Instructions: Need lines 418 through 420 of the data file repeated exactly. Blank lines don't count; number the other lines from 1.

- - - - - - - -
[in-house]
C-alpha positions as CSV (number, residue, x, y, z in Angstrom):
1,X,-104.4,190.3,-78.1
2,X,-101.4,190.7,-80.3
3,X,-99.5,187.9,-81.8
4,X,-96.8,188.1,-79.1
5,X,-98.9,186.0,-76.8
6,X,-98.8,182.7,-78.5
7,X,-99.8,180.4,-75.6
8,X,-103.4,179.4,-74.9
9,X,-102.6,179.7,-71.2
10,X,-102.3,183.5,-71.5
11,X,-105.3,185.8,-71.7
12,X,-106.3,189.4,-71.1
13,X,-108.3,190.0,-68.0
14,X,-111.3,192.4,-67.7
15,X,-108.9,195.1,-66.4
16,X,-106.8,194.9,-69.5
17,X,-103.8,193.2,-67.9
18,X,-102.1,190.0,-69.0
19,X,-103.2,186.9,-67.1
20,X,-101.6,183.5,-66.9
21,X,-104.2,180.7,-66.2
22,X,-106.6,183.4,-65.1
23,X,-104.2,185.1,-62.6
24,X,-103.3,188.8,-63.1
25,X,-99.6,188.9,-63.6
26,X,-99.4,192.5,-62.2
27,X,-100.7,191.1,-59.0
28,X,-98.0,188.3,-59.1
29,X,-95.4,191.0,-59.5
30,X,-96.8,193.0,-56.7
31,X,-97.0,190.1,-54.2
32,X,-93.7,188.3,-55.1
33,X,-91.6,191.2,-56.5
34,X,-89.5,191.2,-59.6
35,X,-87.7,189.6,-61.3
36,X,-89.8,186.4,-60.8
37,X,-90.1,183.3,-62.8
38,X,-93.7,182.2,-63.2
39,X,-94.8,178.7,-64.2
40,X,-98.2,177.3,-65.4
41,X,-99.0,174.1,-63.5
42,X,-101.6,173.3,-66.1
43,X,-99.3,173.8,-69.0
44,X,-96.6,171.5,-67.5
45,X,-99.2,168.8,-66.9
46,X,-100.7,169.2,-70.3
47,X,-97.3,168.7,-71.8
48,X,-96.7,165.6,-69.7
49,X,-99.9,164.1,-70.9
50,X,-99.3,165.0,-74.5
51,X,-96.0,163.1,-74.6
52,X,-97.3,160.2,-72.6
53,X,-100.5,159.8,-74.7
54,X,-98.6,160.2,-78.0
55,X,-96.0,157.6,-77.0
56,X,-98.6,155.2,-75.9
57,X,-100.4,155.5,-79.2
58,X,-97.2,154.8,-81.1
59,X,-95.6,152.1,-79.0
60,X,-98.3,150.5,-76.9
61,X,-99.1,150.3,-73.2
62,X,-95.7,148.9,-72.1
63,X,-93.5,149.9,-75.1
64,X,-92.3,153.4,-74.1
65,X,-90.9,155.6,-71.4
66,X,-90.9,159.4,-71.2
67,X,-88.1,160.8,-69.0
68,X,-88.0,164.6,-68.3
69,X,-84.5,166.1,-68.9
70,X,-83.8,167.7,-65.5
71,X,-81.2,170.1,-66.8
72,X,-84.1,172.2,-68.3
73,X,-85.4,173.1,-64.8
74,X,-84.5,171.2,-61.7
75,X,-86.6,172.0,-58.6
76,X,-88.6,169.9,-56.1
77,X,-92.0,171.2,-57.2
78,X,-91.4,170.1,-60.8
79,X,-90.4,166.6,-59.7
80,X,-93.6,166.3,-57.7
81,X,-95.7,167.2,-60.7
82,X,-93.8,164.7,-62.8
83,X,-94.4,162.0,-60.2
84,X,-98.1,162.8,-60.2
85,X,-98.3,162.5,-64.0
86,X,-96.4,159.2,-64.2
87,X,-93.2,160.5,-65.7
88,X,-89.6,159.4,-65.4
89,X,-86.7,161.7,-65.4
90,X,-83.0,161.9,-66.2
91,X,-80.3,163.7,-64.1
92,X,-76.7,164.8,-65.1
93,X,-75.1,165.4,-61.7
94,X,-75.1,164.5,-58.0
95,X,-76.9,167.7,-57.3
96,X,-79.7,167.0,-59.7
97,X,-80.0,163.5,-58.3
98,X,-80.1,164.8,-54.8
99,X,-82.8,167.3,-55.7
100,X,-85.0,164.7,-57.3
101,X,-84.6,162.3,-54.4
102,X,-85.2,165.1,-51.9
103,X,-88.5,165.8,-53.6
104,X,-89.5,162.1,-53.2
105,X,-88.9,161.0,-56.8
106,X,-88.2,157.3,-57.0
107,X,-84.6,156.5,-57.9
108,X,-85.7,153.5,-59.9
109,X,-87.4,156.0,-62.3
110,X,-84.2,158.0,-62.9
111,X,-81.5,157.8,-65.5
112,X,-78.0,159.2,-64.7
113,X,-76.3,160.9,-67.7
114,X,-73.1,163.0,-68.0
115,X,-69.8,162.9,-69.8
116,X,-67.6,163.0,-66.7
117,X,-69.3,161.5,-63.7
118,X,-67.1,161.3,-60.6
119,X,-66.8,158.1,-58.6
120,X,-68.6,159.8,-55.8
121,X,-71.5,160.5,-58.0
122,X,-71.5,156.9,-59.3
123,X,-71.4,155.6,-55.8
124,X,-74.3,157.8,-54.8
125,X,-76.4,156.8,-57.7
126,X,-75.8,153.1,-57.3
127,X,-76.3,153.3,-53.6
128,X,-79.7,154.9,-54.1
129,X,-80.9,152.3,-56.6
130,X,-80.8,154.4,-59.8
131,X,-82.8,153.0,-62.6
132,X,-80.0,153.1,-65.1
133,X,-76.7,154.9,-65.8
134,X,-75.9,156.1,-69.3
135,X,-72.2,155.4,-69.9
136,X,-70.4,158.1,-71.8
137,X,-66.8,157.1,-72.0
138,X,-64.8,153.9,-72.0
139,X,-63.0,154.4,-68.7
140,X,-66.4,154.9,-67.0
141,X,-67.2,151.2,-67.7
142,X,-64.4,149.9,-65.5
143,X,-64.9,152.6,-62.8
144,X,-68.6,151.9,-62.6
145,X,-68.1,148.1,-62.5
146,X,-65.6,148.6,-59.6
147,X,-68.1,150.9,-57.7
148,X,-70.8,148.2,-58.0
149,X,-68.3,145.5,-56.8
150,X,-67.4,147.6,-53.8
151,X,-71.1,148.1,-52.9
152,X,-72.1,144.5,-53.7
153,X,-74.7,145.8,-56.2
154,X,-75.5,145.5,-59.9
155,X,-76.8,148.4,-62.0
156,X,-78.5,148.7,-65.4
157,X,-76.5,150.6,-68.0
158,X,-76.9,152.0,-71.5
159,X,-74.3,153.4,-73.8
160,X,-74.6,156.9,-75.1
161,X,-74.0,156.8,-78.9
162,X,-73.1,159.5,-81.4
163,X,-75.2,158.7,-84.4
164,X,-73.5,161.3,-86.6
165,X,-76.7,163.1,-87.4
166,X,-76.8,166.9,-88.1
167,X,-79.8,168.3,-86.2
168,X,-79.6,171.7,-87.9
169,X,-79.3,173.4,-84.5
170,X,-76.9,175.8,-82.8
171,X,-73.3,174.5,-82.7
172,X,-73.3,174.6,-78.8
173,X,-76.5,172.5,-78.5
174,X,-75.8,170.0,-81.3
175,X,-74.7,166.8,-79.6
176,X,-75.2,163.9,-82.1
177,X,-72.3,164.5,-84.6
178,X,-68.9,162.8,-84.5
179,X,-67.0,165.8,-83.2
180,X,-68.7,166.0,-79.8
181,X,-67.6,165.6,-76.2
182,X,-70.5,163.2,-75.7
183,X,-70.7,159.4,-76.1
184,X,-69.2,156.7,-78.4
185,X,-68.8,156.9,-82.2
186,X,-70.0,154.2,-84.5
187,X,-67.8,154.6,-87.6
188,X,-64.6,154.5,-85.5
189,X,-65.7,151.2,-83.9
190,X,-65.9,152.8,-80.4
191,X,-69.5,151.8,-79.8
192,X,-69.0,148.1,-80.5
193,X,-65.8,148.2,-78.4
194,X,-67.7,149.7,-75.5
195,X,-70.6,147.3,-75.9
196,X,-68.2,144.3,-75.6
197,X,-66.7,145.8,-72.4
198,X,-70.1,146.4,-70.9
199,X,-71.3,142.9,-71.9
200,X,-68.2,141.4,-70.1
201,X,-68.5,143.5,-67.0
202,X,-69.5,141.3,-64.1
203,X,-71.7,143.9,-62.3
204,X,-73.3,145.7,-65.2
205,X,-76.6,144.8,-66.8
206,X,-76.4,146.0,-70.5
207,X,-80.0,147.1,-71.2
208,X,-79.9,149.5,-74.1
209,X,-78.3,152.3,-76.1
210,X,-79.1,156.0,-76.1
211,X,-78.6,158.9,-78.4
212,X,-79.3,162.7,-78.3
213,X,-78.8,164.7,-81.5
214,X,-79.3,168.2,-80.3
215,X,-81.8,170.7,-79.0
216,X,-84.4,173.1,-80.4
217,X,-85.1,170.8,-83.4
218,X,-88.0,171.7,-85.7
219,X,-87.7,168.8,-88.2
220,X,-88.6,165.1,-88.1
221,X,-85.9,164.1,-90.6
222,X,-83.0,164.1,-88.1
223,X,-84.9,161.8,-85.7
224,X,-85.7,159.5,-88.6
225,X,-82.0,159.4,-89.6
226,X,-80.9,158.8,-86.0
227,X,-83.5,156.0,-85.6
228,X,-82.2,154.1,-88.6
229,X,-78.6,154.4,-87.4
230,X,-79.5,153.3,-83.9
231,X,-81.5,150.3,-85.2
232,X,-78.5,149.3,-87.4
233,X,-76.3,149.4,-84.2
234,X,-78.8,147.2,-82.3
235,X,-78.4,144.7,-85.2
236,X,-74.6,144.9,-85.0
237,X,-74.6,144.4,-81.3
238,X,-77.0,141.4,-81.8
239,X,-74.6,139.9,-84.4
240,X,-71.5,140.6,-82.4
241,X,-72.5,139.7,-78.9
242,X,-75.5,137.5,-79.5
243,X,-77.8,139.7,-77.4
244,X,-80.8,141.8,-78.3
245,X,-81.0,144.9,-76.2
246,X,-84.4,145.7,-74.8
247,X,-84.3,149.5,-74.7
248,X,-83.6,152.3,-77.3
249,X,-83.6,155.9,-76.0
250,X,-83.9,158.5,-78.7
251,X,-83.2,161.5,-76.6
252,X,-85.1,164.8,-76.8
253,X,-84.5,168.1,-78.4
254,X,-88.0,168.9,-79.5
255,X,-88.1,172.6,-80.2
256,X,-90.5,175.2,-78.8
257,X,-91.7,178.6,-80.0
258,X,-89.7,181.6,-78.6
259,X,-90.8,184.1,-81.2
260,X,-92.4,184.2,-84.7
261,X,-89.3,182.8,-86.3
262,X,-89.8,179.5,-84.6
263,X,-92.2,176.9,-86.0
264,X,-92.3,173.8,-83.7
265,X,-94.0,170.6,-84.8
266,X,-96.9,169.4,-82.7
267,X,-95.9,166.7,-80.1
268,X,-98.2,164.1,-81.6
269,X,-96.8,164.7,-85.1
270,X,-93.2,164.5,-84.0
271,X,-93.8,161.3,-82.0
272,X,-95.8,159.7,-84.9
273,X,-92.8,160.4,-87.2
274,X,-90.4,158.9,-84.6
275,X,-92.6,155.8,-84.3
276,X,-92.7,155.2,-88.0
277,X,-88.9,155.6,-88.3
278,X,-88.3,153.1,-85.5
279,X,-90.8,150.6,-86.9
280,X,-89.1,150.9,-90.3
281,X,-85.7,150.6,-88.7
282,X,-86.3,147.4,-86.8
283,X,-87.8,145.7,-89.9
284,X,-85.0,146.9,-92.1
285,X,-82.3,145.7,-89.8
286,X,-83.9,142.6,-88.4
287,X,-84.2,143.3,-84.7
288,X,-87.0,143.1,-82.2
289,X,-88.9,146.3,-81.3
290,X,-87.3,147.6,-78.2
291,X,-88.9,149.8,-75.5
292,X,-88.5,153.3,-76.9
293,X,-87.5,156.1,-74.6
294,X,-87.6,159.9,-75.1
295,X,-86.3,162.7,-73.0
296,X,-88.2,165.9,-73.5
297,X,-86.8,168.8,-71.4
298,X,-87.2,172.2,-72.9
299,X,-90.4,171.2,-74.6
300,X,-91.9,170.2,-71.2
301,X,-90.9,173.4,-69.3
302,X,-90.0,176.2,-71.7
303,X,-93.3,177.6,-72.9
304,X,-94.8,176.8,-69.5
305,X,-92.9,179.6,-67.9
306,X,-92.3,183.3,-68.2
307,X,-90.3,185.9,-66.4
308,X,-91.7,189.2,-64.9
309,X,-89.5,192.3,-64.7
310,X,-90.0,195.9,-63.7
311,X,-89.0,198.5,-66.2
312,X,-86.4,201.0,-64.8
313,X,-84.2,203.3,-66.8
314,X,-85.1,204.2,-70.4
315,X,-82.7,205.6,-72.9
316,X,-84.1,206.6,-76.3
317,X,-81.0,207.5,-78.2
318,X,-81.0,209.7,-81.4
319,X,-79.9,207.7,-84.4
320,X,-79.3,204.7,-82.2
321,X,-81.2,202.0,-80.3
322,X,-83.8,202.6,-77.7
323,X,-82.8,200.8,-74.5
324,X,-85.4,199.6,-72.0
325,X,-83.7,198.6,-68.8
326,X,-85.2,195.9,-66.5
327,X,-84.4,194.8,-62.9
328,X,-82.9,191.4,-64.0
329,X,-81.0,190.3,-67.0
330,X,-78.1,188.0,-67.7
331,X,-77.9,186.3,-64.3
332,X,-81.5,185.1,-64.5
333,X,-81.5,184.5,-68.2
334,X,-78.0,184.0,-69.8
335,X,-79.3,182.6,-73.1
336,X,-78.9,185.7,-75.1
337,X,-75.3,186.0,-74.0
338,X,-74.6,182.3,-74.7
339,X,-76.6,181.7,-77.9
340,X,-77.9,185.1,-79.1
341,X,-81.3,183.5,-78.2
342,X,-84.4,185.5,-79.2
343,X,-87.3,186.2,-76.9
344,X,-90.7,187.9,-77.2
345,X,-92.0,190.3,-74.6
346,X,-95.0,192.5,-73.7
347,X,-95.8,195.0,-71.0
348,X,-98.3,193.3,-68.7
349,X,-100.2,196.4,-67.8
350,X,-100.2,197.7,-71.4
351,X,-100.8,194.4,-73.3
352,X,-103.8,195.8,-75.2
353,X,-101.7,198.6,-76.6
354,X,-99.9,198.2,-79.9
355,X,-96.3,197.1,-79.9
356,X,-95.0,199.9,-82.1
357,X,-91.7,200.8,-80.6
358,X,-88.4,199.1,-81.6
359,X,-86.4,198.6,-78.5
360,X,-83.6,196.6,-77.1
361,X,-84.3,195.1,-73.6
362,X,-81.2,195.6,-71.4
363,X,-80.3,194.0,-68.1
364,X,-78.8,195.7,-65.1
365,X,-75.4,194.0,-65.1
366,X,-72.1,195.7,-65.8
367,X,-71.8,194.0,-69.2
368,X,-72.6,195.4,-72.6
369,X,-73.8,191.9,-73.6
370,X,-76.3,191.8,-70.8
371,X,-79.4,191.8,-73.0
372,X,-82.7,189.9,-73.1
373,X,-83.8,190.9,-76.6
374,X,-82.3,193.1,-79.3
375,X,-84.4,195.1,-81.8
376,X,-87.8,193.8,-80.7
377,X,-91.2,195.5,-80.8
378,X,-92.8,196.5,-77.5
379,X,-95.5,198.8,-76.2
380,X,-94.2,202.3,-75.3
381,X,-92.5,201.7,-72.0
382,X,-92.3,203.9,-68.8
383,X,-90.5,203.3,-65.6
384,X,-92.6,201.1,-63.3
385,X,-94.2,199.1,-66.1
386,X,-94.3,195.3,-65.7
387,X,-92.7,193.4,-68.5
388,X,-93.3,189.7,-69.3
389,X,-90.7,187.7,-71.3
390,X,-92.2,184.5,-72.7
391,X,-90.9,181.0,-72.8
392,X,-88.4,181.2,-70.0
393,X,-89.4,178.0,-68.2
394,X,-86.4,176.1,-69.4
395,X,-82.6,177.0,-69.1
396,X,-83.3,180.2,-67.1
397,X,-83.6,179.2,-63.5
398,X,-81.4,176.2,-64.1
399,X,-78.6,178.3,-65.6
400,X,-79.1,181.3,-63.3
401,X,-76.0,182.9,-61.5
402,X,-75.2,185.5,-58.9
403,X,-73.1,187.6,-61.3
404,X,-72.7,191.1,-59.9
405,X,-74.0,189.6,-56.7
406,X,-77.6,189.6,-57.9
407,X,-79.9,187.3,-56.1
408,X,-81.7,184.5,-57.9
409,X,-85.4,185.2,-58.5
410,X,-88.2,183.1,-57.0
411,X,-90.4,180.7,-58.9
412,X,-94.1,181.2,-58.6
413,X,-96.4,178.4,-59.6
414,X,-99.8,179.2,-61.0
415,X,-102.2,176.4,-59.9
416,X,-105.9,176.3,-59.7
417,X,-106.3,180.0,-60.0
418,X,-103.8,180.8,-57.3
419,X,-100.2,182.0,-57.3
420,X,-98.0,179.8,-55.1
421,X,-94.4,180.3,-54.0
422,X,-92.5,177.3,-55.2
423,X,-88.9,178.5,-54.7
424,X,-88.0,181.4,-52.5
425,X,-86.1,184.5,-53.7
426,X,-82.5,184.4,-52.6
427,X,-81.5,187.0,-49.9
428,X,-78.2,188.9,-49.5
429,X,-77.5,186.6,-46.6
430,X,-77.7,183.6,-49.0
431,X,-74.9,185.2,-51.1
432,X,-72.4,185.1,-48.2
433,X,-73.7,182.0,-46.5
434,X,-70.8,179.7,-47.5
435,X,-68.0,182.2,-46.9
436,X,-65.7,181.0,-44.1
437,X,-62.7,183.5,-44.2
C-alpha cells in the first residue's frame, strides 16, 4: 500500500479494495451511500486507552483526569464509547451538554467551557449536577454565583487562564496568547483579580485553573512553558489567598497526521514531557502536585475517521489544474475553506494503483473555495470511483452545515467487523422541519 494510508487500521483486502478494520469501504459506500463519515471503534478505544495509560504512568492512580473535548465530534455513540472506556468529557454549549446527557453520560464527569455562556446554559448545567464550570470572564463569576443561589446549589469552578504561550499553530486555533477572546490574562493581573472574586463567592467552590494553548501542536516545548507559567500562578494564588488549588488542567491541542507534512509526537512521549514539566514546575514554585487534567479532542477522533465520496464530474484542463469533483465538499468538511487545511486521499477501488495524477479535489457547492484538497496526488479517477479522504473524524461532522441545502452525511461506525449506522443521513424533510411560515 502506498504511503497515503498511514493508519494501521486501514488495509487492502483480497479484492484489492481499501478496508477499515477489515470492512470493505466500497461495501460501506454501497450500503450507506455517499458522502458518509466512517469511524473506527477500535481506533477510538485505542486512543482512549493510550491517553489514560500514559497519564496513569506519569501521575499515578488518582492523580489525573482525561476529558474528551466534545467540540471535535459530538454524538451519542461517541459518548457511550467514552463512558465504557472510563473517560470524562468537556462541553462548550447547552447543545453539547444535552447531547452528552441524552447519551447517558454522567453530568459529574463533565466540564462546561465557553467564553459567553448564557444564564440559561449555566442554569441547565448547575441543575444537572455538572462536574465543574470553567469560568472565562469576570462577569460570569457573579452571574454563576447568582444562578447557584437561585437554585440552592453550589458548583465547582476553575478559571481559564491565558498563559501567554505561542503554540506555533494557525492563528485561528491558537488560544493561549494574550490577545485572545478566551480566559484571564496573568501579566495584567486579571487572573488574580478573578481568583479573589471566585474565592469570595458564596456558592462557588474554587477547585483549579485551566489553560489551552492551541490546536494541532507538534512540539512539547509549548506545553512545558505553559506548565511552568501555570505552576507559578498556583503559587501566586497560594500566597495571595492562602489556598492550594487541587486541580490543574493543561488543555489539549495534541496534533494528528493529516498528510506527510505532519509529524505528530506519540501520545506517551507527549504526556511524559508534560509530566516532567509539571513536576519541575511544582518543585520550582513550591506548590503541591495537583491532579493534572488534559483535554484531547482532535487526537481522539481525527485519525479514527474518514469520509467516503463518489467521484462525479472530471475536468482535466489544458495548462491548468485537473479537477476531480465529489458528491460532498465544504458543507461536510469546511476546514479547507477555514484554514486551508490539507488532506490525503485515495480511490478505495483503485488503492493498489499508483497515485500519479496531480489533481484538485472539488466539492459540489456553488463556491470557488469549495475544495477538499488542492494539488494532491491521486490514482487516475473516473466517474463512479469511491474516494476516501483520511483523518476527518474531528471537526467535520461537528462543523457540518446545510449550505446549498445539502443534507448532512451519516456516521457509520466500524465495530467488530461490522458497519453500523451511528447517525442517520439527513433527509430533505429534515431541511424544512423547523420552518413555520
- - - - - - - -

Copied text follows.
416,X,-105.9,176.3,-59.7
417,X,-106.3,180.0,-60.0
418,X,-103.8,180.8,-57.3